The Authority has previously held that kissing is acceptable in promos classified G and PGR.4 During the promo in question, the kiss between two female characters was non-sexual and brief. One woman appeared shocked and hesitant about the kiss. The complainant is not concerned by the kiss but by the combination of the kiss with the comment, ‘I think the three of us could have fun’. In our view this was an oblique reference to sexual activity that was not elaborated on and would not be understood by younger viewers. The PGR classification permits material that may be suited for mature audiences and carries with it the expectation that child viewers will be guided by parents or adults. We are satisfied that the content of the promo, constituting low-level sexual innuendo, did not exceed audience expectations of a PGR programme or threaten standards of good taste and decency.
 We acknowledge that the host programme The Lion, The Witch and the Wardrobe was likely to be viewed by families. However, the movie itself contains some content which could be disturbing to younger children, such as low-level fantasy violence and mature themes. In this viewing environment we are satisfied that the Step Dave promo would not have unduly surprised or alarmed child viewers.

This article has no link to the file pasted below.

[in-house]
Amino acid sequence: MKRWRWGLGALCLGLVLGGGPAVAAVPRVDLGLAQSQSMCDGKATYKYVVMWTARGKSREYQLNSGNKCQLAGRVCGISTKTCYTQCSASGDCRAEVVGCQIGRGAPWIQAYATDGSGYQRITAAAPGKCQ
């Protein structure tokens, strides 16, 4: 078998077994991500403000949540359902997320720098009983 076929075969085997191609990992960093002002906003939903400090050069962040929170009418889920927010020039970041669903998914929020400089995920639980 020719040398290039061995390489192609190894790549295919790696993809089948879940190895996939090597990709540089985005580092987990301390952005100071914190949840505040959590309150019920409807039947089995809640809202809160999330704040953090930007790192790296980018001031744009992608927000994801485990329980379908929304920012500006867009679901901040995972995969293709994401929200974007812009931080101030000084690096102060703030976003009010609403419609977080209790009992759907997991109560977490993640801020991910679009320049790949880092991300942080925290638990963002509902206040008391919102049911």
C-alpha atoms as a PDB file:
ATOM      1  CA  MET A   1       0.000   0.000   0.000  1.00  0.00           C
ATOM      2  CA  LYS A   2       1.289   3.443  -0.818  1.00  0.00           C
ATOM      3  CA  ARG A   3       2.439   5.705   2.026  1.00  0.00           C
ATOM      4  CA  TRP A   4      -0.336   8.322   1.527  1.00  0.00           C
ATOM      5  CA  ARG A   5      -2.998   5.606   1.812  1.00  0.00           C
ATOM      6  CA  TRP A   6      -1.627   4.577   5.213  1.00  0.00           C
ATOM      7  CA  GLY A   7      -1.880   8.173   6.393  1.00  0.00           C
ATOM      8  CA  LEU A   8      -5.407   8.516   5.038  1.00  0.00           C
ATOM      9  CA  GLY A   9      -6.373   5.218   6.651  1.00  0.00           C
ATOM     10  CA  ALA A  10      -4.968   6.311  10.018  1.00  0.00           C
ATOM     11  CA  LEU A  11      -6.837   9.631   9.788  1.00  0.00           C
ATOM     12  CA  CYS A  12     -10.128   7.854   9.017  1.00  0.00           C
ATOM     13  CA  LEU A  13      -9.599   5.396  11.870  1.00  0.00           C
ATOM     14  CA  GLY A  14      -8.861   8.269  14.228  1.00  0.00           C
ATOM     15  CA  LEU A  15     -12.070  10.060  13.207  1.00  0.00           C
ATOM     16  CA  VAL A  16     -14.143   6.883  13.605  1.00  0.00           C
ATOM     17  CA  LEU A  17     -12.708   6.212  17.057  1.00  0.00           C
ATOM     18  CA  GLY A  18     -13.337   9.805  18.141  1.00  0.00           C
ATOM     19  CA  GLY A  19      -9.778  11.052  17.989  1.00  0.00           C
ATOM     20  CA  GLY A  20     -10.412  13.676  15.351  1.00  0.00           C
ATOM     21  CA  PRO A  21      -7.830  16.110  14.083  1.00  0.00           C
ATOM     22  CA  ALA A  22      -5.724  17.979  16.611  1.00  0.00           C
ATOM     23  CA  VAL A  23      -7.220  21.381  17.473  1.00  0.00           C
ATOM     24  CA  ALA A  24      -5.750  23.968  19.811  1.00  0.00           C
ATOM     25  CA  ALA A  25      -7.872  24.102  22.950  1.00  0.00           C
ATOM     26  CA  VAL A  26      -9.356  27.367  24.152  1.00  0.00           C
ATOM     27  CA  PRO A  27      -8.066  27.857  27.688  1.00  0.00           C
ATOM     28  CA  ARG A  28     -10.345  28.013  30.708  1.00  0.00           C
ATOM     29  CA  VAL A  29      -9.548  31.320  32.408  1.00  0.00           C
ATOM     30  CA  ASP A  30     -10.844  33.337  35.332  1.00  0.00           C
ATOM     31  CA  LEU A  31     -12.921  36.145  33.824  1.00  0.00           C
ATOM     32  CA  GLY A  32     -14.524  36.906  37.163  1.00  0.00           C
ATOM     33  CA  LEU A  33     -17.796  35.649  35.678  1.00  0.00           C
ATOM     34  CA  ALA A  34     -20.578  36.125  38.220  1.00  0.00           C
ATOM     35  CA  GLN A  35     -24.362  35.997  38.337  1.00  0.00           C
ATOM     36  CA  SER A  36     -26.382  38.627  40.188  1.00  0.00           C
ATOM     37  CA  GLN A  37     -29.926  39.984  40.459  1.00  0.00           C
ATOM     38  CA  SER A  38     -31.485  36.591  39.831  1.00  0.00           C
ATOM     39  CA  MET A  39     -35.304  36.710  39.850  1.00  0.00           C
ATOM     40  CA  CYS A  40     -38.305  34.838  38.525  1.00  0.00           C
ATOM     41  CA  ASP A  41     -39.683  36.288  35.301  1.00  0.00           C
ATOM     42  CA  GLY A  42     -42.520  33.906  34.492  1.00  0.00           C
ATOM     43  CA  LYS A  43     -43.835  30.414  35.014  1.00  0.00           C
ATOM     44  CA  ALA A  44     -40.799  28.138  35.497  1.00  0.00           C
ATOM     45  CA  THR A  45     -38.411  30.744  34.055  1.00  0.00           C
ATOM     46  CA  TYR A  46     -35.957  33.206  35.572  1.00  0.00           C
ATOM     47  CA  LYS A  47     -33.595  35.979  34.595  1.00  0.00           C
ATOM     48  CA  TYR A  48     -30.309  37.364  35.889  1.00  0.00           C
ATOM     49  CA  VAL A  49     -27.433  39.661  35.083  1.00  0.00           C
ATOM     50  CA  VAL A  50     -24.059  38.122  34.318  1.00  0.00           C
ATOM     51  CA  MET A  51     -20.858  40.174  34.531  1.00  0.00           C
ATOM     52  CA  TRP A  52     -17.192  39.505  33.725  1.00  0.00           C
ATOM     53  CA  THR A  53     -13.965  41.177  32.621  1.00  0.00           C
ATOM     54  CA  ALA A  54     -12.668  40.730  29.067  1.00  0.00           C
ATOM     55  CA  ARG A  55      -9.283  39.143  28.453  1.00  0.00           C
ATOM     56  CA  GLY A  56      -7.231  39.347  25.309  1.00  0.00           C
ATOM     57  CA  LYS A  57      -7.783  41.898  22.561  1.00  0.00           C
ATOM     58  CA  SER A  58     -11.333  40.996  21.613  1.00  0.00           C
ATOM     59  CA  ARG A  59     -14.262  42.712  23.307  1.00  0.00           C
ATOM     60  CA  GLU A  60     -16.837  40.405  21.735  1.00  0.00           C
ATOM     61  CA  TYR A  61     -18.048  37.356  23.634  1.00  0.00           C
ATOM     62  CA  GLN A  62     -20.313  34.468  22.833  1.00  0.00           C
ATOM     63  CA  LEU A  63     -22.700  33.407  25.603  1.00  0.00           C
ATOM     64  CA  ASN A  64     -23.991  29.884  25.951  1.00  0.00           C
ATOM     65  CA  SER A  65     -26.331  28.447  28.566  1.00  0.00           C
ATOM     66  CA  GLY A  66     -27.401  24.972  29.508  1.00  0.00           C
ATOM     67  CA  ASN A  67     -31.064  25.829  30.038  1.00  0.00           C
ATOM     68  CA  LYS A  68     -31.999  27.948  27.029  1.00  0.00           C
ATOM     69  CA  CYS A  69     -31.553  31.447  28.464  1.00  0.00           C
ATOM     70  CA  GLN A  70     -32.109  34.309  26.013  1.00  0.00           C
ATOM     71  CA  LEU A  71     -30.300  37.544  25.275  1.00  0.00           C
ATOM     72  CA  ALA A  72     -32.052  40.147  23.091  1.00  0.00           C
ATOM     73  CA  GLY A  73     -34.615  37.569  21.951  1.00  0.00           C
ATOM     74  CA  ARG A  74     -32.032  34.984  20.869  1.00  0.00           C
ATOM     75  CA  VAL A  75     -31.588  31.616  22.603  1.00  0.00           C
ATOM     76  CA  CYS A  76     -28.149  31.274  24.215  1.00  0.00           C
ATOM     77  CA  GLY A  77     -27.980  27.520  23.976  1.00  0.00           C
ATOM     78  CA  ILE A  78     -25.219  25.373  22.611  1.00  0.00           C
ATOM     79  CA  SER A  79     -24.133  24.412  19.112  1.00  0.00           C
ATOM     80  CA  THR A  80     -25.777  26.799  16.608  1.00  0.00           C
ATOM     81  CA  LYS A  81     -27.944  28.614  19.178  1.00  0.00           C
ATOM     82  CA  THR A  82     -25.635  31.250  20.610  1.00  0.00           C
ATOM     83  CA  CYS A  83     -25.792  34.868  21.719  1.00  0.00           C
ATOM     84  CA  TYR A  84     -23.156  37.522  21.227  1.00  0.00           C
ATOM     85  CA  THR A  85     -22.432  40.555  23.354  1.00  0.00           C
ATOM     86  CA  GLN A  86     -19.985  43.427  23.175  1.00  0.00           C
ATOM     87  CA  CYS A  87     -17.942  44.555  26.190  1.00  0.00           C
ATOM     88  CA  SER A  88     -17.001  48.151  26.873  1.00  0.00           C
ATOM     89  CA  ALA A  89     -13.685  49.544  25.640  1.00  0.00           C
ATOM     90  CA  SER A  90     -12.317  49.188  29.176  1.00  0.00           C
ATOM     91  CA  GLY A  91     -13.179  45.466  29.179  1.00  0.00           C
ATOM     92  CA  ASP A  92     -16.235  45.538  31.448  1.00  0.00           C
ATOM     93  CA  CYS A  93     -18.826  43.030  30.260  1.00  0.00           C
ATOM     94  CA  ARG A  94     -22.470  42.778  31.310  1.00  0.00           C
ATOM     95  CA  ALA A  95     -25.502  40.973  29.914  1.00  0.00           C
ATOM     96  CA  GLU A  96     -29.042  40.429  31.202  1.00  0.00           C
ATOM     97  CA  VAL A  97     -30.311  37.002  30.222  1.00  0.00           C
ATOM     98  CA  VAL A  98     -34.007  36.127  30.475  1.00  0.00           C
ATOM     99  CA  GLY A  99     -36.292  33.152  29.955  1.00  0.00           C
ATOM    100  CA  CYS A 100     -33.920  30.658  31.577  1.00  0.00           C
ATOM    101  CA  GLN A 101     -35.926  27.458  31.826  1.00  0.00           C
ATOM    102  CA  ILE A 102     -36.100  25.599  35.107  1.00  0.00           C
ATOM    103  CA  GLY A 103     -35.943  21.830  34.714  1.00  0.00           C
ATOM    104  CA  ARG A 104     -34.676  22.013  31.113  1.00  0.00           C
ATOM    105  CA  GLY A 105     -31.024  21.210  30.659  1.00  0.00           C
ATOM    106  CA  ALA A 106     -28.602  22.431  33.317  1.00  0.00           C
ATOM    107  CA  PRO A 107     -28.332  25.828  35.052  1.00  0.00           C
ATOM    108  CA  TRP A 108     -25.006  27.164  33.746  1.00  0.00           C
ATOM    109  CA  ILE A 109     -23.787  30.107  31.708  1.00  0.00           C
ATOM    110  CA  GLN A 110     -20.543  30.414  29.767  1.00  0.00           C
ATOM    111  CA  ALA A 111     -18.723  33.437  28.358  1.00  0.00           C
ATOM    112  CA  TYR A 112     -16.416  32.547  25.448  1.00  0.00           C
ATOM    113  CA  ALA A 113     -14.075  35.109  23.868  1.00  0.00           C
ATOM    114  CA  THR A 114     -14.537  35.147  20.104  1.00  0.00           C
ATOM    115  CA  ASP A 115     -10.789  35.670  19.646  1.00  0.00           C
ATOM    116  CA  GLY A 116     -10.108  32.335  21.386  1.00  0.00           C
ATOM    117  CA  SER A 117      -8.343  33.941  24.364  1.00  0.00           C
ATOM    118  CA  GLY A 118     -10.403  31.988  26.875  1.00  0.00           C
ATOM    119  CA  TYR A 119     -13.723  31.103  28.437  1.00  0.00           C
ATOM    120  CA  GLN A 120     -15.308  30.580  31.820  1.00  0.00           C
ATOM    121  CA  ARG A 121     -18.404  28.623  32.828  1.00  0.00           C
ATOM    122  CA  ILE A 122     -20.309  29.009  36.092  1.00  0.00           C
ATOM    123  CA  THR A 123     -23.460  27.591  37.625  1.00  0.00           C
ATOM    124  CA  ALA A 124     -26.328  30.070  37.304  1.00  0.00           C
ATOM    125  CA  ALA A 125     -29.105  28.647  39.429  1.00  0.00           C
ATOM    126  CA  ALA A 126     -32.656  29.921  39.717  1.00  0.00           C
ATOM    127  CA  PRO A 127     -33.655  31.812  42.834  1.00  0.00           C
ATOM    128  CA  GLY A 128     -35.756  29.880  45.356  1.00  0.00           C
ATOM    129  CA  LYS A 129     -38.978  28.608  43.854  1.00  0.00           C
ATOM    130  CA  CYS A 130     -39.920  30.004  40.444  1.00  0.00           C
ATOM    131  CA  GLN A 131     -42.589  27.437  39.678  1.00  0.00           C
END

Accordingly we do not the complaint that the promo breached Standards 1 and 9.
For the above reasons the Authority does not uphold the complaint.
Signed for and on behalf of the Authority
28 January 2016
The correspondence listed below was received and considered by the Authority when it determined this complaint:
1 Gordon Duncan’s formal complaint – 13 September 2015
2 TVNZ’s response to the complaint – 12 October 2015
3 Mr Duncan’s referral to the Authority – 14 October 2015
4 TVNZ’s response to the Authority – 26 November 2015
1 Turner and Television New Zealand Ltd, Decision No. 2008-112
2 Practice Note: Good Taste and Decency (Broadcasting Standards Authority, November 2006)
3 E.g. Harrison and Television New Zealand Ltd, Decision No. 2008-066
4 For example, see Hindson and Television New Zealand Ltd, Decision No. 2013-049. The Authority found that a promo for Go Girls broadcast during G-rated Masterchef, which showed two men kissing, was acceptable for a G classification as the kiss was brief and innocuous.